Thursday 16 July 2009
My new year’s resolution was not to buy any wargaming stuff until I had sold some – an attempt to keep some sort of balance in what I have and reduce my groaning stock of unpainted lead and, more recently, plastic.
So I have some sales to show you and if they don’t sell via readers of this blog then they will go onto eBay in about a week’s time. Call it a sneak preview.
1) Perry’s 25mm French Napoleonic (plastic) battalion. 42 figures painted and based (six companies of 6 plus the light company duplicated in open order) Based as per the Perry’s supplied bases. Normally I sell 25mm figures at £5 a figure but as these are plastics I’m offering them at £3.50 per figure or £147 the unit plus p/p.
2) One Box of new Perry’s 25mm plastic French Infantry – unopened and unpainted.
£12.50 plus p/p. Or free if you commission me to paint as a duplicate of Lot 1 at the commission price of £147 plus p/p.
3) Eureka 25mm WAS/SYW Dutch battalion; 18 painted figures plus battalion gun
£90 plus p/p (battalion gun is free). (Blue coats)
4) Eureka 25mm WAS/SYW Dutch battalion; 18 painted figures plus battalion gun
£90 plus p/p (battalion gun is free).(White coats)
5) Eureka 25mm WAS/SYW Dutch Generals – both mounted, one painted, one unpainted.. Plus I have some unpainted figures – 7 musketeers, 2 standard bearers, one drummer and two officers. Make me an offer or I will throw these all in free for any individual who buys Lots 3 and 4 together.
If you are interested, please drop me a line at firstname.lastname@example.org
Friday 10 July 2009
So the battle started about 10.30 am after both sides had enjoyed a leisurely breakfast.
As a brief aside, Mrs. Brunsom, resident of Broad Chalke, who had lost all her piglets to marauding scavenging reprobates from both sides, remained in a deep perturbation for the rest of the day and was only cheered up by the great bounty of loot she was able to liberate later on. Also by some great chance, the likes of which ripen historical anecdotes, she was able to find her wounded husband, who had been serving in a Royalist Regiment of Foote, and nurse him back to health – albeit without a leg.
Picture 10. With great fanfare and clarion the Royalist foote advances, flags fluttering lustily in the breeze. Immediately the Parliamentary artillery commences a tune of its own and a large explosion rips the air as one of their guns blows up showering the C-in-C with gore and startling his horse. Things are looking good, the Royalist commander comments.
Picture 11. One the Royalist left wing the cavalry rumbles into a stiff trot to engage the approaching outnumbered enemy horse. The other half of the Royalist cavalry are invisible on the other side of the village and they too move forward in column due to the space restrictions.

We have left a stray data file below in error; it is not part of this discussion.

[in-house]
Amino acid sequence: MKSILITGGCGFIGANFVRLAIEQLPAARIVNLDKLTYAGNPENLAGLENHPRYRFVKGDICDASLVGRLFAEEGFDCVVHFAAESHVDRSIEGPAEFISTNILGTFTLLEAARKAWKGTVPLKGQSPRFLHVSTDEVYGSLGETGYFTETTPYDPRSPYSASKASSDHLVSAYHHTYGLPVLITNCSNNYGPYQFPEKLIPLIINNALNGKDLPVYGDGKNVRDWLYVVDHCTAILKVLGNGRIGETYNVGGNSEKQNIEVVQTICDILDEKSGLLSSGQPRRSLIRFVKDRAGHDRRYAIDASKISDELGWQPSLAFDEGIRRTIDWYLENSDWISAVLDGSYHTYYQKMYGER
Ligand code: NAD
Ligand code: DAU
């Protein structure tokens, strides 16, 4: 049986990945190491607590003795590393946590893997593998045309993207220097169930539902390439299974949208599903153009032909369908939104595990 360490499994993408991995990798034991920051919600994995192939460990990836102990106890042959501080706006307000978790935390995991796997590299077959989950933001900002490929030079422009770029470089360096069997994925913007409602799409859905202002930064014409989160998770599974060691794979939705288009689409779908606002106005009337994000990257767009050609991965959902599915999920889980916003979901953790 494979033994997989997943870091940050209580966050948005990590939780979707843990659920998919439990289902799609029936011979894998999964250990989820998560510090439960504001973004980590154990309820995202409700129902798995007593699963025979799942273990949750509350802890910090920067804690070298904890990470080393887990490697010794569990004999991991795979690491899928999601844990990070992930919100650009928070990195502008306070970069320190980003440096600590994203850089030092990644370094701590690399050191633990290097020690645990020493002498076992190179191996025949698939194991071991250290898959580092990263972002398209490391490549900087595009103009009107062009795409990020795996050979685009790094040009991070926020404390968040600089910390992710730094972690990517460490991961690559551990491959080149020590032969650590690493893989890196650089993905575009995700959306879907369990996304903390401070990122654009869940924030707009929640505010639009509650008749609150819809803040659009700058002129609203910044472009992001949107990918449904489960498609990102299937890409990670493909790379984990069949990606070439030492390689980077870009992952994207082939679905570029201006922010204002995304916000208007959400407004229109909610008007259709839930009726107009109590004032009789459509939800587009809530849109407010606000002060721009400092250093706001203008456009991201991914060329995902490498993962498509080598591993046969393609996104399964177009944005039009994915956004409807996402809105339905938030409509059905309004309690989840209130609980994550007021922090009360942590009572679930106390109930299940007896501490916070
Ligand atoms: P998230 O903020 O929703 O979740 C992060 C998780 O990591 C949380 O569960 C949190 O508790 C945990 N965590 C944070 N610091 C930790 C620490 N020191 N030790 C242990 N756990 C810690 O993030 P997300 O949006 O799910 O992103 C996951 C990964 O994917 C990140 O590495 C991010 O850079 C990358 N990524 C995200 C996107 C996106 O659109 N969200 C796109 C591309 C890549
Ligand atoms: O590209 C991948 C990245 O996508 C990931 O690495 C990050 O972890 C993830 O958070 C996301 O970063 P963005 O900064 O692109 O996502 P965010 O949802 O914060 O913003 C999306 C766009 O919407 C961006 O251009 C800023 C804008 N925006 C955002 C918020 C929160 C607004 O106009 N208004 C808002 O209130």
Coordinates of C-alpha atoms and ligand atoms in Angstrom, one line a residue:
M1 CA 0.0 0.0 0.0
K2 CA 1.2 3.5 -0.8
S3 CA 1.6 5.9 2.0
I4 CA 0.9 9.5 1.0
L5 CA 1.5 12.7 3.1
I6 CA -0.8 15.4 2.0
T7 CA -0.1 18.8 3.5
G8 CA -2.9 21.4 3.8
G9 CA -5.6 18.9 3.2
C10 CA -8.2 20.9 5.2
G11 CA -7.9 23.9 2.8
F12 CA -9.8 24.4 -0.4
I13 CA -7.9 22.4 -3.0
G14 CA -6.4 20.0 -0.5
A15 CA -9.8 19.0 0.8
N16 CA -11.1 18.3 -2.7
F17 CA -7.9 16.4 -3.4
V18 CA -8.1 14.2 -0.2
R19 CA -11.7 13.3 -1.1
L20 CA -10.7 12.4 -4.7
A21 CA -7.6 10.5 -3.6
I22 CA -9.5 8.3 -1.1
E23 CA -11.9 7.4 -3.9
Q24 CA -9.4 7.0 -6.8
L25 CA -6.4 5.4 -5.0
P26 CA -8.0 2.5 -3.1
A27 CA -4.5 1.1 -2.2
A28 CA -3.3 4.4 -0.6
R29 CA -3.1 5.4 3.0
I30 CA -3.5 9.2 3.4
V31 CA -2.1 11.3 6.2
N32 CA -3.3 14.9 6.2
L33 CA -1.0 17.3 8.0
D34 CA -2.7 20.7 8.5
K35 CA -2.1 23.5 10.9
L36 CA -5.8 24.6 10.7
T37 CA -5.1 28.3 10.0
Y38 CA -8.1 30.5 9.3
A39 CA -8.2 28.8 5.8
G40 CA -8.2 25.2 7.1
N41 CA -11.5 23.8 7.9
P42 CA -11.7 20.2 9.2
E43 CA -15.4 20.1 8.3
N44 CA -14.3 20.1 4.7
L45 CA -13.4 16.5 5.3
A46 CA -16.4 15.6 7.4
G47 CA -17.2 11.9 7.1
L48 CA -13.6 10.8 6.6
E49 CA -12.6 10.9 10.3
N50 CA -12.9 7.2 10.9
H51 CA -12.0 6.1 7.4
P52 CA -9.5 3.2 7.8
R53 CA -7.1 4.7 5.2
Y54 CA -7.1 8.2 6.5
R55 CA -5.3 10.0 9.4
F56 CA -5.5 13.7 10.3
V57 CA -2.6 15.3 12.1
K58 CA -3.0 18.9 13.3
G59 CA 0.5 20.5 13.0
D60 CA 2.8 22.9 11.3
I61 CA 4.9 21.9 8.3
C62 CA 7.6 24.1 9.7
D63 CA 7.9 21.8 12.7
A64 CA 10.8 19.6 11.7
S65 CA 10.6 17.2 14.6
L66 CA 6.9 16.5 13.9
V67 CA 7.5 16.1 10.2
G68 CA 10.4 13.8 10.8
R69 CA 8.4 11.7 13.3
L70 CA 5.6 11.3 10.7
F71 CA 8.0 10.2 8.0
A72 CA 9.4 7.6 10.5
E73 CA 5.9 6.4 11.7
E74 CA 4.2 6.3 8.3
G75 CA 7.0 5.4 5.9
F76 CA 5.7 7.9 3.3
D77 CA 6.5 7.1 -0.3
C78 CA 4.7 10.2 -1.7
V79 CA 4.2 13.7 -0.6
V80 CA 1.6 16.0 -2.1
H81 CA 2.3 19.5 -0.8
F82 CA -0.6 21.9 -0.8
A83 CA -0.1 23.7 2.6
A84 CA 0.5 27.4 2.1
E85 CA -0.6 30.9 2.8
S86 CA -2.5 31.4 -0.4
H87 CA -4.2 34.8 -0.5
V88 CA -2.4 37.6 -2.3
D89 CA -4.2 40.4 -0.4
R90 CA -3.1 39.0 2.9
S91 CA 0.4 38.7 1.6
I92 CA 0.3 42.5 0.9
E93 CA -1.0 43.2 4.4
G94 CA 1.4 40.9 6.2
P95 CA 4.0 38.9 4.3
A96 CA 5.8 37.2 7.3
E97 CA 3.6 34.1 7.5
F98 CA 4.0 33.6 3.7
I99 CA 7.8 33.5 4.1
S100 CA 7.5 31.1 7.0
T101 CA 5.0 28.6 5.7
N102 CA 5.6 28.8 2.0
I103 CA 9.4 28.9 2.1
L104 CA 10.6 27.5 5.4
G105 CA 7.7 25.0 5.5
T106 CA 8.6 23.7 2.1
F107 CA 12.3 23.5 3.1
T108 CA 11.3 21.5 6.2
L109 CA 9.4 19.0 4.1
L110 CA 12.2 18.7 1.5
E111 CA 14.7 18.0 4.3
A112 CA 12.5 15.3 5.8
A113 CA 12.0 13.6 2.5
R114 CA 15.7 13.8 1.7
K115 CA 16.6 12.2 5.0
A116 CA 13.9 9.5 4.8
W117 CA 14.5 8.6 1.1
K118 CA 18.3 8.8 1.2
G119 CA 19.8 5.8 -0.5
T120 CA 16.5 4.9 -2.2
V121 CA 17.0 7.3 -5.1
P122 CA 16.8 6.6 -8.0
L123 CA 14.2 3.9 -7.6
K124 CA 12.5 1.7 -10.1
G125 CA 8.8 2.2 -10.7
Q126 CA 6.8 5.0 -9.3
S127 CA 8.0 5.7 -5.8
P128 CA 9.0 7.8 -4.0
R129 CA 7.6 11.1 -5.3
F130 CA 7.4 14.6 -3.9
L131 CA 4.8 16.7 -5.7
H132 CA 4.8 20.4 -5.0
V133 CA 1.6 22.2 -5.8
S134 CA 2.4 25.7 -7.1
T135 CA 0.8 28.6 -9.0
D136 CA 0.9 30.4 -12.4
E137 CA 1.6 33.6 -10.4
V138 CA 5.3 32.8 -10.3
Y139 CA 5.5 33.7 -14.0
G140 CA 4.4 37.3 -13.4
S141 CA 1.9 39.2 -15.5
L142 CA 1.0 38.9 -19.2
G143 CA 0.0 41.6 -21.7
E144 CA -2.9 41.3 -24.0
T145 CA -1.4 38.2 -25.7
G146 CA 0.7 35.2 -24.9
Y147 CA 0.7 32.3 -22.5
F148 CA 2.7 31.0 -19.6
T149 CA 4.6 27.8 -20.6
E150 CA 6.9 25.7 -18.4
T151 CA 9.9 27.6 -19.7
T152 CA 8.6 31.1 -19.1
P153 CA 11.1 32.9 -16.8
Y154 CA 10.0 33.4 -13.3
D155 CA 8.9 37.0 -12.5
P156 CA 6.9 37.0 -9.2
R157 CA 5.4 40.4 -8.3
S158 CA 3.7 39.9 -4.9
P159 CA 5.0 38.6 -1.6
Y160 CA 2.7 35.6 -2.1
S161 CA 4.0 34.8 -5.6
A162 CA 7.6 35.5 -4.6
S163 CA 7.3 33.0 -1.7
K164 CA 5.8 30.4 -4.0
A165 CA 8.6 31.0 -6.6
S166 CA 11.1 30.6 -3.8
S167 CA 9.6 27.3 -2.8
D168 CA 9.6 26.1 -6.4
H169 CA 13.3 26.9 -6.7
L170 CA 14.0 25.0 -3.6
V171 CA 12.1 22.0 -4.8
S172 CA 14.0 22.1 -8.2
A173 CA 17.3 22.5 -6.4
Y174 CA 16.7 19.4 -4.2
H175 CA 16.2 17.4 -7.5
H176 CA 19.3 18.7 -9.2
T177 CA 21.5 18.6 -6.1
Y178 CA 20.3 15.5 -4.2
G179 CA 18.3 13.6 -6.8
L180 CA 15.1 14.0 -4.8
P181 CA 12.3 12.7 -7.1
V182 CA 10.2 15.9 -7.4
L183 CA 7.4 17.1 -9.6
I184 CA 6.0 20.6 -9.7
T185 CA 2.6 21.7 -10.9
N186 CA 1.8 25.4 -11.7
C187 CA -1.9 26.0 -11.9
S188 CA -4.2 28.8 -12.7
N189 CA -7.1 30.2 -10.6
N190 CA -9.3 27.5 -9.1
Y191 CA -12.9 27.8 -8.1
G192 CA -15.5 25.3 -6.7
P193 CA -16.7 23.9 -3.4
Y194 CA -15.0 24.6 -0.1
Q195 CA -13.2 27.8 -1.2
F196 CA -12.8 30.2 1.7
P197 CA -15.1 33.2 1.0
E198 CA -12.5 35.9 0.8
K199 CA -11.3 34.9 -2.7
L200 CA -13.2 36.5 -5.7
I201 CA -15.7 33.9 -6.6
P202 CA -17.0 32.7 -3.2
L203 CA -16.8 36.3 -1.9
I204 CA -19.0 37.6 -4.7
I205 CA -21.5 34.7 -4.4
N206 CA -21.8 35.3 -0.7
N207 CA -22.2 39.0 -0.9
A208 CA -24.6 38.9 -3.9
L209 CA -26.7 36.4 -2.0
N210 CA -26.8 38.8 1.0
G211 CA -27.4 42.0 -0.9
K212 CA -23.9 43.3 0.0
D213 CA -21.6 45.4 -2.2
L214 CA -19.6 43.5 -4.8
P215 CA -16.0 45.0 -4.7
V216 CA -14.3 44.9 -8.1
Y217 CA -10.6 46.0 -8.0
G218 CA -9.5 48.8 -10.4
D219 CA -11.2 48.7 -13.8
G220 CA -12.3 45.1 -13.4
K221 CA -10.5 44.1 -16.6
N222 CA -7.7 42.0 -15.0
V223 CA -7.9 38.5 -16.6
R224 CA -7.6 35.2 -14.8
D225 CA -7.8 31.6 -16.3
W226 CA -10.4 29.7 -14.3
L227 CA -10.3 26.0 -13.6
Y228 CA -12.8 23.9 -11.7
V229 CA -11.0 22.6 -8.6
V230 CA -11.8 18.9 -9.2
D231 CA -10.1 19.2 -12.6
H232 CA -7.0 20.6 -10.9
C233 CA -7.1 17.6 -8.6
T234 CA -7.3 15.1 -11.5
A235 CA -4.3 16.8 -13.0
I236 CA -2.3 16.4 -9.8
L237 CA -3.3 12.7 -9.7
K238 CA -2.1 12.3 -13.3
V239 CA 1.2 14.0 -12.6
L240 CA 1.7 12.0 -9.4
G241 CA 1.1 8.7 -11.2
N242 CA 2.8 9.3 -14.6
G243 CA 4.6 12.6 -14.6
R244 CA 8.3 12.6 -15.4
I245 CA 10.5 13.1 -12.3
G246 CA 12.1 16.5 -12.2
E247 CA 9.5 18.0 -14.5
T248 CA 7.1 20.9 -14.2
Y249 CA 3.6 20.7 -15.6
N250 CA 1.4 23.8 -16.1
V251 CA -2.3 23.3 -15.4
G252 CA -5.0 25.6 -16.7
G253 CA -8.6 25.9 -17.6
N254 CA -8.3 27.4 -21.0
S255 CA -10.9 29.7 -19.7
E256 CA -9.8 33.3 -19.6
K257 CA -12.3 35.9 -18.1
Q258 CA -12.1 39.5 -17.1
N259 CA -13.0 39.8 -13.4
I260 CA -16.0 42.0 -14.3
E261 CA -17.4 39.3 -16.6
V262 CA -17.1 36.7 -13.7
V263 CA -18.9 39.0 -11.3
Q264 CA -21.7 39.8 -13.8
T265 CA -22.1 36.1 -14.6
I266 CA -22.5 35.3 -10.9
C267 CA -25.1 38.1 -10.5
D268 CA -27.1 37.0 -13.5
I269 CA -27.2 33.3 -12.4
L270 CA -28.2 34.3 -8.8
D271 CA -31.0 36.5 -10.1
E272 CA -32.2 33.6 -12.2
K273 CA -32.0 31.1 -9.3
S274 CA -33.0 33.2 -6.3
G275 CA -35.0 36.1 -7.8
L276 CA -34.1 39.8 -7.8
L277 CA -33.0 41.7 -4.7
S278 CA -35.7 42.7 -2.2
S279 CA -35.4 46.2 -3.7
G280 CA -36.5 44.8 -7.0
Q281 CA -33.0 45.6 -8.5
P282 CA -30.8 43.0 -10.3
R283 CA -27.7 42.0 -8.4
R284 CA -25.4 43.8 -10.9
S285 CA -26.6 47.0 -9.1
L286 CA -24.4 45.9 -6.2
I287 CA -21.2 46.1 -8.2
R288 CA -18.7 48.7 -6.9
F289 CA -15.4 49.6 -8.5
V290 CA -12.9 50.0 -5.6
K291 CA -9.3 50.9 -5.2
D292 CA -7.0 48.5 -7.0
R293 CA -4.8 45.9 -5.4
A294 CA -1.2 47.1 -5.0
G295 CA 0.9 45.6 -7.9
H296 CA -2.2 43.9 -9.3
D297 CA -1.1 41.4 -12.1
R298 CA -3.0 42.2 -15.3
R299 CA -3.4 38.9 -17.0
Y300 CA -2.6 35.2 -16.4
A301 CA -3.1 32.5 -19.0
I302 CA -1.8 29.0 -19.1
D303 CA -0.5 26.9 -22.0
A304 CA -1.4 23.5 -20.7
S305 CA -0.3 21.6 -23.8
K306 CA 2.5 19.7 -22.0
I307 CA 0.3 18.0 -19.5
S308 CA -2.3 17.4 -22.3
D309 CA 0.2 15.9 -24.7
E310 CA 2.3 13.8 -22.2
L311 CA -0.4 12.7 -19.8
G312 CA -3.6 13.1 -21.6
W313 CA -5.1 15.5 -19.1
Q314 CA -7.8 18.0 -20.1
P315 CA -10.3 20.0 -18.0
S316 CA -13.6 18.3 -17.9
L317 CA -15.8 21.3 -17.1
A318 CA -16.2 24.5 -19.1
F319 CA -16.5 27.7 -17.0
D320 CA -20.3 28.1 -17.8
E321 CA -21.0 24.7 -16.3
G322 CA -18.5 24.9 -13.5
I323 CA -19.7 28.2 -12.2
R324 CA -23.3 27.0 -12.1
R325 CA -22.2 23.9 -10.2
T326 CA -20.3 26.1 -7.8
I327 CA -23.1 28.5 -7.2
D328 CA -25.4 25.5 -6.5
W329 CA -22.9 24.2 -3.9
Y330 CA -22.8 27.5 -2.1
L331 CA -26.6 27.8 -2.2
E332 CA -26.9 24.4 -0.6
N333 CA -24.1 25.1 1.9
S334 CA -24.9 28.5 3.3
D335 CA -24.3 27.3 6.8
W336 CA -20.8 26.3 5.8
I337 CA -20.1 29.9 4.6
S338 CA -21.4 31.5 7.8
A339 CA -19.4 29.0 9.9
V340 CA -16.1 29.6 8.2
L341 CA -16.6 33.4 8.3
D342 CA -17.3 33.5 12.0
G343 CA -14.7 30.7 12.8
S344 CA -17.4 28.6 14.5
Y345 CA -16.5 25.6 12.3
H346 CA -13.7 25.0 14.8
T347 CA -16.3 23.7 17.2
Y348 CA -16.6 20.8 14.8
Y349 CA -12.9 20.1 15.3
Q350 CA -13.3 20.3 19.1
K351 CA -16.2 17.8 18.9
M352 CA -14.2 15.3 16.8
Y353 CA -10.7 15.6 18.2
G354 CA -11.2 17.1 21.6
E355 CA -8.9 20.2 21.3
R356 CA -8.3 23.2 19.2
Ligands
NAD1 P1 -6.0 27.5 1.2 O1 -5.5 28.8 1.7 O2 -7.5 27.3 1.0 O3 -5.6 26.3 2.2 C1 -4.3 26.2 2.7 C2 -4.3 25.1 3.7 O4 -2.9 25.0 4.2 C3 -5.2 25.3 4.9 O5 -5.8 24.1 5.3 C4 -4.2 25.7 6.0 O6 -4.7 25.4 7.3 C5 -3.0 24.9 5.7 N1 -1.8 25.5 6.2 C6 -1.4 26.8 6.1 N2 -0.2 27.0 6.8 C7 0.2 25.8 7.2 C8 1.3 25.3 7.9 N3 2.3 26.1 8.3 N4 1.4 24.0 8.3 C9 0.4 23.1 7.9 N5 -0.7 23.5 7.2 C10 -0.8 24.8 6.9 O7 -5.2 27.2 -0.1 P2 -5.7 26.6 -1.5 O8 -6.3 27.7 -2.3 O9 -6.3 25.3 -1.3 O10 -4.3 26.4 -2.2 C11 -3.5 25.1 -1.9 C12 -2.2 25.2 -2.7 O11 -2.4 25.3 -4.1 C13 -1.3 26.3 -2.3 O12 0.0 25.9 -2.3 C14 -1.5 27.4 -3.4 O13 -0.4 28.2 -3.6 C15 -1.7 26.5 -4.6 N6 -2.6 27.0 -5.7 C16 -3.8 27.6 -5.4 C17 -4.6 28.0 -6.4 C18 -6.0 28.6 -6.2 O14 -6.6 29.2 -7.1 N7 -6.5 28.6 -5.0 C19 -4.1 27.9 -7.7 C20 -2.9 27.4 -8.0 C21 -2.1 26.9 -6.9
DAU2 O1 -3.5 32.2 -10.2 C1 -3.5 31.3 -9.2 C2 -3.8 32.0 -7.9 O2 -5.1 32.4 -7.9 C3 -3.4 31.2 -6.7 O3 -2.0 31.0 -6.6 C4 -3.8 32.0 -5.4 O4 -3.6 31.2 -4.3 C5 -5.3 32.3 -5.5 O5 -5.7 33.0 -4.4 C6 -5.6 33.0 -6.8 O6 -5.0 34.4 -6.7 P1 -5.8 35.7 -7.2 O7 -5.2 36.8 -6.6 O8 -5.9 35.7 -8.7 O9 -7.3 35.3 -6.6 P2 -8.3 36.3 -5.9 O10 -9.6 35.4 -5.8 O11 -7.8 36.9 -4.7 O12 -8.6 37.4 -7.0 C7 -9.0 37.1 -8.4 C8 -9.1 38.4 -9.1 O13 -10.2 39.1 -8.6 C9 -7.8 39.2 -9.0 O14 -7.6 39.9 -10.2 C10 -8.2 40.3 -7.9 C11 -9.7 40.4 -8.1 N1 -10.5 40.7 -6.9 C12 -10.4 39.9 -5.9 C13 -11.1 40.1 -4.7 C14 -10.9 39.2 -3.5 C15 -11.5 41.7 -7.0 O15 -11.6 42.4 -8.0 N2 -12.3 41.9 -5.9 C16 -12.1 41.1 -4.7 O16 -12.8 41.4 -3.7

Picture 12. Masking their own guns the Royalist foot reaches the silent Parliamentary lines and stop at 50 yards to exchange fire.
Picture 13. Sir Frank Howard orders them forward telling them not to fire but to close with pikes and then falls dead shot through the breast. With his death and with artillery and muskets peppering their ranks, they hold and exchange volleys and then two regiments rout. Things look grim for the Royalist foote, as the second line of infantry move into the space led by Sir Kenneth Williams (‘Infamy, Infamy…they’ve all got it in for me’), but can the cavalry win the day?
Picture 14. Meanwhile on the left wing the Royalist cavalry attack (divided as it was into two parts by the terrain) fared no better. The first attack resulted in mixed results (somewhat of a curate’s egg) and collapsed due to fatigue. The second attack fell upon fresh Parliamentary cavalry which had been sitting by idly twiddling their thumbs. So much had been expected of the Royalist cavalry and to say they had underperformed would be a slight understatement. While two out of eight Parliamentary troops had routed, five out of ten Royalist ones were dead or getting the hell out of there.
Picture 15. Just before the Royalist C-in-C (me) absented himself from the field (a pressing engagement elsewhere…) he ordered his last two troops of cavalry to charge the enemy line. Their commander, having received the order and seen the C-in-C departing, promptly turned round and departed the field. As he did, he noticed that the Parliamentary dragoons and a regiment of foote had cleared passage of Chipping Snodbury and were beginning to envelope the unprotected Royalist right wing.
It was all over.
Casualties were about 300 for Parliament (dead and wounded) and about triple for the poor Royalists who, without Mrs. Brunsom flukiest finding of her wounded husband, would have very little to celebrate.
Picture 4. Royalist Infantry occupy the ground, four regiments up front under Sir Francis Howard and two in the second line under Sir Kenneth Williams. The right wing was left unguarded on the assumption that the River Avon and the town would be too difficult to cross.
Picture 5. On the left flank the Royalists placed their dismounted dragoons in Broad Chalke and had to split their cavalry to either side of the village. At the bottom of the picture you can see the Royalist Cavalry commander with his aide who is reading a map upside down which might explain what is about to happen!